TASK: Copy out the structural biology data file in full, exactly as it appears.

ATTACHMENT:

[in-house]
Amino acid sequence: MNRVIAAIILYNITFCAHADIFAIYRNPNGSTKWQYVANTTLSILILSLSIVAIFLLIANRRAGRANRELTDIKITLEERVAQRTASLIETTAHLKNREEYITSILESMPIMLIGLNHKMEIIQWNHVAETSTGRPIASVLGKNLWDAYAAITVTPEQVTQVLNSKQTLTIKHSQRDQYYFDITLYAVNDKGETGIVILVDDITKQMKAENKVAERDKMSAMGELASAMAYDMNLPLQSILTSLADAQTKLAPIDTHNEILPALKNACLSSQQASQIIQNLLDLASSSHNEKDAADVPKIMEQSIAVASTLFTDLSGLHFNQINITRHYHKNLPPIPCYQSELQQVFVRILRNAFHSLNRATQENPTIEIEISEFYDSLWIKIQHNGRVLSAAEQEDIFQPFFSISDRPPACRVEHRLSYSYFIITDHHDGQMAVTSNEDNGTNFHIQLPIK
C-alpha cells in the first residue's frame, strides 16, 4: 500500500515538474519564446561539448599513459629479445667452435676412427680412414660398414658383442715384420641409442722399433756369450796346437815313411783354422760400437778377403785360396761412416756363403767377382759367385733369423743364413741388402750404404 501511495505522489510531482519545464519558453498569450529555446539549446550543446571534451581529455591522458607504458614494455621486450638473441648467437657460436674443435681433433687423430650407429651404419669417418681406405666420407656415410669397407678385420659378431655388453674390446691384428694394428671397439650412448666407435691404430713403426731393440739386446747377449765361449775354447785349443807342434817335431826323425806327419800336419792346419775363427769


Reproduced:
[in-house]
Amino acid sequence: MNRVIAAIILYNITFCAHADIFAIYRNPNGSTKWQYVANTTLSILILSLSIVAIFLLIANRRAGRANRELTDIKITLEERVAQRTASLIETTAHLKNREEYITSILESMPIMLIGLNHKMEIIQWNHVAETSTGRPIASVLGKNLWDAYAAITVTPEQVTQVLNSKQTLTIKHSQRDQYYFDITLYAVNDKGETGIVILVDDITKQMKAENKVAERDKMSAMGELASAMAYDMNLPLQSILTSLADAQTKLAPIDTHNEILPALKNACLSSQQASQIIQNLLDLASSSHNEKDAADVPKIMEQSIAVASTLFTDLSGLHFNQINITRHYHKNLPPIPCYQSELQQVFVRILRNAFHSLNRATQENPTIEIEISEFYDSLWIKIQHNGRVLSAAEQEDIFQPFFSISDRPPACRVEHRLSYSYFIITDHHDGQMAVTSNEDNGTNFHIQLPIK
C-alpha cells in the first residue's frame, strides 16, 4: 500500500515538474519564446561539448599513459629479445667452435676412427680412414660398414658383442715384420641409442722399433756369450796346437815313411783354422760400437778377403785360396761412416756363403767377382759367385733369423743364413741388402750404404 501511495505522489510531482519545464519558453498569450529555446539549446550543446571534451581529455591522458607504458614494455621486450638473441648467437657460436674443435681433433687423430650407429651404419669417418681406405666420407656415410669397407678385420659378431655388453674390446691384428694394428671397439650412448666407435691404430713403426731393440739386446747377449765361449775354447785349443807342434817335431826323425806327419800336419792346419775363427769